In July 1998, George Burella called his wife at work in Upper Southampton Township and threatened to kill her. After Upper Southampton police officers arrived at her workplace, she received several more threatening phone calls from her husband. The officers called Captain Charles Bloom, George Burella's commanding officer, and a defendant in this lawsuit, to inform him about the incident.
Captain Bloom became directly involved in the situation on August 13, 1998, when Northampton police officers arrested George Burella for assaulting Jill Burella in Bucks County. The officers released George Burella into the custody of Captain Bloom, who escorted him home. Three days later, on August 16, George Burella called his wife while she was visiting his parents with the children and again threatened to kill her. When he went to his parents' house, Northampton police officers responding to an emergency call escorted him to his car, unloaded his firearm, and placed it in the trunk of the car. Shortly thereafter, officers found him driving in the vicinity of the house with his gun re-loaded and placed on the backseat of his car. Officers took him to a local hospital, but he was released shortly thereafter. After being notified of the incident, Captain Bloom ordered George Burella to submit to a psychiatric evaluation.
Later that month, George Burella admitted himself to a psychiatric hospital, but left after four days of treatment. Several days later, City psychologists examined him and concluded that he should be monitored for the next two years. After one follow-up appointment with City doctors in September 1998, he did not return for treatment.
On December 24, 1998, George Burella again assaulted his wife, this time while she was visiting a friend. When Philadelphia police officers arrived, they allowed him to leave with the couple's youngest daughter, and then took Jill Burella and her two other children home, where her husband resumed beating her.
Over the course of the next few weeks, Jill Burella obtained the three protection from abuse orders relevant to this lawsuit. On January 2, 1999, she obtained an emergency ex parte protection from abuse order from the Philadelphia Court of Common Pleas that prohibited her husband from "abusing, harassing, stalking and/or threatening" her, and from "living at, entering, attempting to enter or visiting" the couple's home. The order further provided that officers "shall... arrest the defendant if he/she fails to comply with this Order." The next day, Officer Reamer served the order on George Burella, who, according to Jill Burella, immediately violated it by shouting at and threatening her. Despite witnessing the alleged violation, Officer Reamer permitted George Burella to enter the house.
The next day, Jill Burella obtained another temporary protection from abuse order, which essentially repeated the terms set forth in the January 2 order. In addition, the court awarded her temporary custody of the couple's three children, prohibited George Burella from having "any contact" with her, and ordered him to relinquish all guns other than his service weapon, which he was required to turn over to his commanding officer at the end of every shift. The order also stated that "this Order shall be enforced by any law enforcement agency in a county where a violation of this Order occurs."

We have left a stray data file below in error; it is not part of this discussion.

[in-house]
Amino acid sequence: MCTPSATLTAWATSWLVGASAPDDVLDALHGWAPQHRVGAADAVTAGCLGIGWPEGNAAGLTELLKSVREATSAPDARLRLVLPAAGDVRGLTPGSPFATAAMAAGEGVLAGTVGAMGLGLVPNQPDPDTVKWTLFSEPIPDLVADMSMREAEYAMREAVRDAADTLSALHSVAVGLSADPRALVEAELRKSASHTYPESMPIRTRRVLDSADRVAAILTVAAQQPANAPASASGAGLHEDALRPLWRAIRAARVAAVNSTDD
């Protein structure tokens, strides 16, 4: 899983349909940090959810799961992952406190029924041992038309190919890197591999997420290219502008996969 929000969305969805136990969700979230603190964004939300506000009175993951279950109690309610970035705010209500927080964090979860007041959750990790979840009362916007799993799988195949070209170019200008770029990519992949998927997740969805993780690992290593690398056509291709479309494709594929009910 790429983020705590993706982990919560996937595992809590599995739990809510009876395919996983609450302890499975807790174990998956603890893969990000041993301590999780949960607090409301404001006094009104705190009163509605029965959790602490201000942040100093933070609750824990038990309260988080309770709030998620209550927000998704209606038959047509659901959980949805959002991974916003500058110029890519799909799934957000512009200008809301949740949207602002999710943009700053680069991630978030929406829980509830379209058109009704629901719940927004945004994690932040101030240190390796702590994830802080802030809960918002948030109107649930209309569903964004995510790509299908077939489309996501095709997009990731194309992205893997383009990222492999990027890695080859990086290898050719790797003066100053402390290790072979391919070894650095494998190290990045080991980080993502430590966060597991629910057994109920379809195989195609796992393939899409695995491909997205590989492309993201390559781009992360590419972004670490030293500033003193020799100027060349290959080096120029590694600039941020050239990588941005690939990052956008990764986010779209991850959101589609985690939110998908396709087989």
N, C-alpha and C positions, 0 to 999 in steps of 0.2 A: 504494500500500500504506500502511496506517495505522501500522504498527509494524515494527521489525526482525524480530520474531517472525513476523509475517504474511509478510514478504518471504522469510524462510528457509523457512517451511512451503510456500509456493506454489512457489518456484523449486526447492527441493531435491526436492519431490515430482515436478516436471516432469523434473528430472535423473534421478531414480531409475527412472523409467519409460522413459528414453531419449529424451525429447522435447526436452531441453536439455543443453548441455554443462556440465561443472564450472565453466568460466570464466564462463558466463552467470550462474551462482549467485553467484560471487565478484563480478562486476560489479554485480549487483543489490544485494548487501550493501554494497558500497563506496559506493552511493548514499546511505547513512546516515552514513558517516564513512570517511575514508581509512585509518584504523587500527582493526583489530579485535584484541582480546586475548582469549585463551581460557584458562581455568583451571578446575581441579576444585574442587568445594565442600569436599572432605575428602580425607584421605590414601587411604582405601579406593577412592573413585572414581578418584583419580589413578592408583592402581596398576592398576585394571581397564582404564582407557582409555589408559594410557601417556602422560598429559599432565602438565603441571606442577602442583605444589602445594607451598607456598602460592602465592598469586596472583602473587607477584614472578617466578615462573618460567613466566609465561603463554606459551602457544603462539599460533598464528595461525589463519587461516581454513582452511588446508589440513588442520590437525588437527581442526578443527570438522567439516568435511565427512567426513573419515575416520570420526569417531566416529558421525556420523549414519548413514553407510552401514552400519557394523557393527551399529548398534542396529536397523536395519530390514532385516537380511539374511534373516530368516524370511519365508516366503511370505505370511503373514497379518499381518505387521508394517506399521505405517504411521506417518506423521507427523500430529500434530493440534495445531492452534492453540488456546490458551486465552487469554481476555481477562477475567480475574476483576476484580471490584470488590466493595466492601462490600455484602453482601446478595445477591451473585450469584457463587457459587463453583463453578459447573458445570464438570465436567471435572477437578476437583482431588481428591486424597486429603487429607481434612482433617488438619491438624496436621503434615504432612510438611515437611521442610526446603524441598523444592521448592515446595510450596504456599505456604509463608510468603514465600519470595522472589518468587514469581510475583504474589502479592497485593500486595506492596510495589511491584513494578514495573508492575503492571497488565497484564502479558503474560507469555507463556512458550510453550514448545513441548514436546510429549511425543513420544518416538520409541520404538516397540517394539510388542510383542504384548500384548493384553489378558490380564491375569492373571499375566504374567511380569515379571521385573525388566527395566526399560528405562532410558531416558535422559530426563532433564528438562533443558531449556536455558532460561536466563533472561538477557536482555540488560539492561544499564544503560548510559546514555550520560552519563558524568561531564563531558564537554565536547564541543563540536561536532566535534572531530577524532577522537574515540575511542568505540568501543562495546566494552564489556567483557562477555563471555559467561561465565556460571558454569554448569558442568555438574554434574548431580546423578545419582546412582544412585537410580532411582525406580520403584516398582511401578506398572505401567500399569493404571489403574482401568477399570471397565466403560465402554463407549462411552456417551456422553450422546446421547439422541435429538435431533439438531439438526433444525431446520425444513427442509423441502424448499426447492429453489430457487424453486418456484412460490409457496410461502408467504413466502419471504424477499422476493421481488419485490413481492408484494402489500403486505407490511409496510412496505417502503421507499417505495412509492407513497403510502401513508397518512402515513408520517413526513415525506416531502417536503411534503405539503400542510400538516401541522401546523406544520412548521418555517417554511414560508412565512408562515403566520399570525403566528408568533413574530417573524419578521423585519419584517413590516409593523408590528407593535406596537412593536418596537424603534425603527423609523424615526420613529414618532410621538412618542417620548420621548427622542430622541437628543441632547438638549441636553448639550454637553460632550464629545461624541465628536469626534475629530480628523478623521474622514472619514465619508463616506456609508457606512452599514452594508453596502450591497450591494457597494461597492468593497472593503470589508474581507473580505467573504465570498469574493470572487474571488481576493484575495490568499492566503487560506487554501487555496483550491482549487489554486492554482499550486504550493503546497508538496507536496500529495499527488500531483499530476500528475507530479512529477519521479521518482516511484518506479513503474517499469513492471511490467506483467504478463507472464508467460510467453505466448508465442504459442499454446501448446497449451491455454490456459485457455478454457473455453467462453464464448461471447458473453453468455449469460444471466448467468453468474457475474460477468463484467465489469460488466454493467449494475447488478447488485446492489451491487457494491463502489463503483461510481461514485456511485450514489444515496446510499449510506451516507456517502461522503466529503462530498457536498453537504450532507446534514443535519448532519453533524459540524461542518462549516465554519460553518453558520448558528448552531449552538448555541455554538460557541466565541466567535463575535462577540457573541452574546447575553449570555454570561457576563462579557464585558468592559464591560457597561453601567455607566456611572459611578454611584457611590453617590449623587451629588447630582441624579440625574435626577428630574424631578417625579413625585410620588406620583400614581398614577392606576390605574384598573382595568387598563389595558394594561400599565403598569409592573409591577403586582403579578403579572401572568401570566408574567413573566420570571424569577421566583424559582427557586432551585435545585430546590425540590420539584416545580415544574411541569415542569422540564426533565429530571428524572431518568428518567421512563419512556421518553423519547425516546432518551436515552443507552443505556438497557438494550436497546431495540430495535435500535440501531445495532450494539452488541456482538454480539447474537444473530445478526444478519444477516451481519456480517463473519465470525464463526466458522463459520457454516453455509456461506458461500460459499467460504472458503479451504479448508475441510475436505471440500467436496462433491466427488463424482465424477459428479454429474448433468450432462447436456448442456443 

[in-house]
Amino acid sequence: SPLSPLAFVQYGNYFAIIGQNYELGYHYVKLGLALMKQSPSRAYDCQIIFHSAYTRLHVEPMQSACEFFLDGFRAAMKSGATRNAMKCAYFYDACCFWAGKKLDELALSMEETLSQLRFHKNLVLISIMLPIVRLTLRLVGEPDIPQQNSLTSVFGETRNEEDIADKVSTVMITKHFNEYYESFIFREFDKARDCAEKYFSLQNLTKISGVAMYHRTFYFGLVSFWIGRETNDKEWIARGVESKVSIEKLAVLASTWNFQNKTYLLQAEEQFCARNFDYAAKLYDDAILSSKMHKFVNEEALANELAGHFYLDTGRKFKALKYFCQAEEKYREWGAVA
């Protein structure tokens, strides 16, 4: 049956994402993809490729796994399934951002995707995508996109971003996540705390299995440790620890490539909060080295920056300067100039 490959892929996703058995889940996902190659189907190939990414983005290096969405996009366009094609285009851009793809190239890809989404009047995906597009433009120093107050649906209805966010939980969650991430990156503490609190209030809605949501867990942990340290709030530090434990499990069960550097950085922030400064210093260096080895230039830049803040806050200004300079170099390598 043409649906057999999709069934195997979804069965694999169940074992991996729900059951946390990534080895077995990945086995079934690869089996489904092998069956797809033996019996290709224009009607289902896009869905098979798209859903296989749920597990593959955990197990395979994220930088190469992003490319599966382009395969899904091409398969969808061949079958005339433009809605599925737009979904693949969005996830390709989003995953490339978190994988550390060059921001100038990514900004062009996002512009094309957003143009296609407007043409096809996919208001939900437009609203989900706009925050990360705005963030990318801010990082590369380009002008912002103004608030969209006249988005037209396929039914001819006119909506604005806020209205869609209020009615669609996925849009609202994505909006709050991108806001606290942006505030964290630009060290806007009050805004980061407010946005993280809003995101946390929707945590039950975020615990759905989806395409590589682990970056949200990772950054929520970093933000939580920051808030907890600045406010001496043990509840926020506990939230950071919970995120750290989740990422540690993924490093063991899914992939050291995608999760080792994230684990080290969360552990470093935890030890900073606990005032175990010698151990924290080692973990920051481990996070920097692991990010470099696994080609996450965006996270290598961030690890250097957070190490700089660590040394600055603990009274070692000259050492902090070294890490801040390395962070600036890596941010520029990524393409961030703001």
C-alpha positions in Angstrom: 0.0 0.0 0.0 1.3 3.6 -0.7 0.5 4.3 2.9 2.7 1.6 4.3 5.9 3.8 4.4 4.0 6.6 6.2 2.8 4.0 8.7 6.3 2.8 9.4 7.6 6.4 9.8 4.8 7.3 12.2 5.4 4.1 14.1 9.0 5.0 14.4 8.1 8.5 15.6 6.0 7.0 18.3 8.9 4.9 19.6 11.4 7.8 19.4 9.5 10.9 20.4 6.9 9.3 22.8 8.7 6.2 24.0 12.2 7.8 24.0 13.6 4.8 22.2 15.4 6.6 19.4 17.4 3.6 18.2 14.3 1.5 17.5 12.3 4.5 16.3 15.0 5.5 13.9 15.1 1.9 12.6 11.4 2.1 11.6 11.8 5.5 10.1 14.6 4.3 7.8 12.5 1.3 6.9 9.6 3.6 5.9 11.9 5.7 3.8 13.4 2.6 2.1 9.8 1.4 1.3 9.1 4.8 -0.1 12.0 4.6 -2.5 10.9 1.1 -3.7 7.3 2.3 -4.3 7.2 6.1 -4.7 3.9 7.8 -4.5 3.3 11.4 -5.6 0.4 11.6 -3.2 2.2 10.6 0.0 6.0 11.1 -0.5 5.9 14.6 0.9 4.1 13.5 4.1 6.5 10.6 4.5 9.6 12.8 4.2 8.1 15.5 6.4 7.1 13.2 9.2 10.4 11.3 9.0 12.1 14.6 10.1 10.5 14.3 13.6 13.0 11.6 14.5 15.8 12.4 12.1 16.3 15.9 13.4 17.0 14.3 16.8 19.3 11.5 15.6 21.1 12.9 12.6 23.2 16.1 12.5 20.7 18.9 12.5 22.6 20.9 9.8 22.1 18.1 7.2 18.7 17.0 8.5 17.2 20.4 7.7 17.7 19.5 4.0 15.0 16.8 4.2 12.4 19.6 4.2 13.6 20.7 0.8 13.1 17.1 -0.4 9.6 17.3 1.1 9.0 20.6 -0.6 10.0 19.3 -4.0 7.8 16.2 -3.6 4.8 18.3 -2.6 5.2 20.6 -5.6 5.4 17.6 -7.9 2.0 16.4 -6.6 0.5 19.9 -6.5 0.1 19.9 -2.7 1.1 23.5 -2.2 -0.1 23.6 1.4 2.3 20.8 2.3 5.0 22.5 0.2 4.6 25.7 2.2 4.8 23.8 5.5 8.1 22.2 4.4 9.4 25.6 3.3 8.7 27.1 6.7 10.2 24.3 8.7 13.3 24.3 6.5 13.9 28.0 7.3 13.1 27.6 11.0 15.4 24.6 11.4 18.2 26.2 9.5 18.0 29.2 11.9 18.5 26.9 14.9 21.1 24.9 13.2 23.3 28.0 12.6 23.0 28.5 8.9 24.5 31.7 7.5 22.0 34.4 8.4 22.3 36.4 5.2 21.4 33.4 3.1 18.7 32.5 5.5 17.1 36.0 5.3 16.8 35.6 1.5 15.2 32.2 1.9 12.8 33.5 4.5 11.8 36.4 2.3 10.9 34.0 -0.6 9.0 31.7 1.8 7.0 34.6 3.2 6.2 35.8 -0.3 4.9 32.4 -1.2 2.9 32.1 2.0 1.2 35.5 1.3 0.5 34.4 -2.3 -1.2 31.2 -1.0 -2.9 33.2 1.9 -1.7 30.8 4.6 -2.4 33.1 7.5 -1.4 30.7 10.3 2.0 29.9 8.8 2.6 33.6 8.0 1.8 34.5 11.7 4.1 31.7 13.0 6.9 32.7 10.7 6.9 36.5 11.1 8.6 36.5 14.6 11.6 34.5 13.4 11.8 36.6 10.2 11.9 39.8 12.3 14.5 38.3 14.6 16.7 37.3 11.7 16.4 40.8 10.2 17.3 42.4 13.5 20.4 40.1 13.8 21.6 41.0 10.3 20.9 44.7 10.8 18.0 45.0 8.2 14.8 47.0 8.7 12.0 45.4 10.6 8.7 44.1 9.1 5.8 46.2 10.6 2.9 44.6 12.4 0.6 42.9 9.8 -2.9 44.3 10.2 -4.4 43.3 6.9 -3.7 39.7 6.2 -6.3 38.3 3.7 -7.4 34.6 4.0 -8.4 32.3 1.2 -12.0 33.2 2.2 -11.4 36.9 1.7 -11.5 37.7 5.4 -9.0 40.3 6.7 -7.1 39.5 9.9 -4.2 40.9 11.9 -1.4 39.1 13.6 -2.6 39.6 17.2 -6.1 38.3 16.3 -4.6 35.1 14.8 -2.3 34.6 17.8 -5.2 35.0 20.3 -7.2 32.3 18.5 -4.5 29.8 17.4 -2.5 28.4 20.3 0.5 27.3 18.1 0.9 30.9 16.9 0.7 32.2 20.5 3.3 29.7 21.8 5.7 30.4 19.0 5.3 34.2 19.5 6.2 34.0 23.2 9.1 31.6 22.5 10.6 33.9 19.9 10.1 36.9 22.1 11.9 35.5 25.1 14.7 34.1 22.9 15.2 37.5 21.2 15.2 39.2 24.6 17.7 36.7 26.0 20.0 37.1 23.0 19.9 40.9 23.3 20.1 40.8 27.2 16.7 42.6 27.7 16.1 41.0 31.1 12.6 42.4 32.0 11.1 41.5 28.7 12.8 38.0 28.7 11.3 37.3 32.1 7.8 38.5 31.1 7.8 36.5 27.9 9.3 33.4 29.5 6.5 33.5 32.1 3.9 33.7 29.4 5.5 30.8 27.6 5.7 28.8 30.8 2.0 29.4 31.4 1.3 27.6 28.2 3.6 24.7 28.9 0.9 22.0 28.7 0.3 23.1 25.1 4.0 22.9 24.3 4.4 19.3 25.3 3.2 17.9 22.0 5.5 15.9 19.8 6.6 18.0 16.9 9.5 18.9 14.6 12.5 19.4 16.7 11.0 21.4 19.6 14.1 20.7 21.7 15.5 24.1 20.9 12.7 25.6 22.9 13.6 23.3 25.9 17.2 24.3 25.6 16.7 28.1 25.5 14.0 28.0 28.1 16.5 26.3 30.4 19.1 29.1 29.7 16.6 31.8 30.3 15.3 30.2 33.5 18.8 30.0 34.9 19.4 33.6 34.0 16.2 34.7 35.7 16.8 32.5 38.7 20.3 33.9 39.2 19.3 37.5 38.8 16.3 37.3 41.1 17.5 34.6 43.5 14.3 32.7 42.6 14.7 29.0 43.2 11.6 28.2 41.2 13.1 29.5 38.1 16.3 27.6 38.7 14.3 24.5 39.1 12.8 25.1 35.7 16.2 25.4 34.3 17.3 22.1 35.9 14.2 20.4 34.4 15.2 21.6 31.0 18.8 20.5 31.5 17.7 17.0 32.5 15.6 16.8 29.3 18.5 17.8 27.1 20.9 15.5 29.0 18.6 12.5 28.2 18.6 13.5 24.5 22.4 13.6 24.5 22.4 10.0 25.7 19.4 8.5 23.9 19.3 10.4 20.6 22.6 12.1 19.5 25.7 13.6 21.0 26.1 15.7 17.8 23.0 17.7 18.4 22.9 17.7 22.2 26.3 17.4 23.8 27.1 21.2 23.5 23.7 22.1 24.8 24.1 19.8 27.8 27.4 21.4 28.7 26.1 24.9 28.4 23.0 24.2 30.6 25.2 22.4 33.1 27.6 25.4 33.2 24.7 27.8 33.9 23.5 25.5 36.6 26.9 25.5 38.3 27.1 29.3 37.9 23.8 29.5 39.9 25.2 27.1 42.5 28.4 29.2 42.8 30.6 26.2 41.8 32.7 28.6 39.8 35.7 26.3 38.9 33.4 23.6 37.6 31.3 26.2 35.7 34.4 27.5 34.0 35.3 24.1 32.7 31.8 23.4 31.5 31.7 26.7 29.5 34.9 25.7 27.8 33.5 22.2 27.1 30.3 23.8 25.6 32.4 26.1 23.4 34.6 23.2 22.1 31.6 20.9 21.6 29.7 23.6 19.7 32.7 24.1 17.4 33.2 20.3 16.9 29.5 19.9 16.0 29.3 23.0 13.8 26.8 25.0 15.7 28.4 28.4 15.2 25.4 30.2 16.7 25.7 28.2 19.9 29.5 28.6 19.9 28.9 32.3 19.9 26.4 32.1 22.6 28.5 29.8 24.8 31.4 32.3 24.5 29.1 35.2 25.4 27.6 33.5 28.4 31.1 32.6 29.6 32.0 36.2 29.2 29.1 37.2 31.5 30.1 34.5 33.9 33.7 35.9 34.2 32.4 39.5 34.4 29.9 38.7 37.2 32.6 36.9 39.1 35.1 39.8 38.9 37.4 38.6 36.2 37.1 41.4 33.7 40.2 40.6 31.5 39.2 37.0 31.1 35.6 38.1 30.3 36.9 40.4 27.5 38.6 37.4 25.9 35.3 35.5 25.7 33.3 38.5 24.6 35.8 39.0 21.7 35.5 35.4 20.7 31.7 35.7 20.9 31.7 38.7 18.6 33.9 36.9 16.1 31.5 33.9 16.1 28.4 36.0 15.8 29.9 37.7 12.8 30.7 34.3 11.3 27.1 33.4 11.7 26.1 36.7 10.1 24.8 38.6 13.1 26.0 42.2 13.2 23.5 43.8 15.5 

Later that day, Jill Burella called 911 after she received threatening phone calls from her husband. After officers arrived, and while in their presence, she received several more calls from her husband. The officers told her they could not do anything unless her husband was physically present. When Jill Burella called the police the next day, again they told her that nothing could be done unless her husband was physically present at her house.
On January 8, 1999, Jill Burella obtained a final order of protection. Four days later, following an appointment with a psychiatrist at the City Medical Department, George Burella went to the house he formerly shared with his wife and shot her in the chest. He then immediately shot and killed himself. Although she suffered serious injuries, Jill Burella survived the shooting.
In February 2000, Jill Burella filed a complaint in Pennsylvania state court against Officer Reamer, Captain Bloom, and Captain Bloom's successor, Francis Gramlich, along with the City of Philadelphia and Dr. Warren Zalut, the City psychiatrist who saw George Burella on the day of the shooting. After the case was removed to federal district court, she filed an eight-count amended complaint asserting various federal constitutional and state law claims. The officers and the City moved for summary judgment on all counts asserted against them. This appeal concerns solely the District Court's summary judgment ruling that the officers are not entitled to qualified immunity with respect to Jill Burella's due process (Count I) and equal protection (Count IV) claims...
(Above artwork, Rubber Man, is from the artist Kreg Yingst)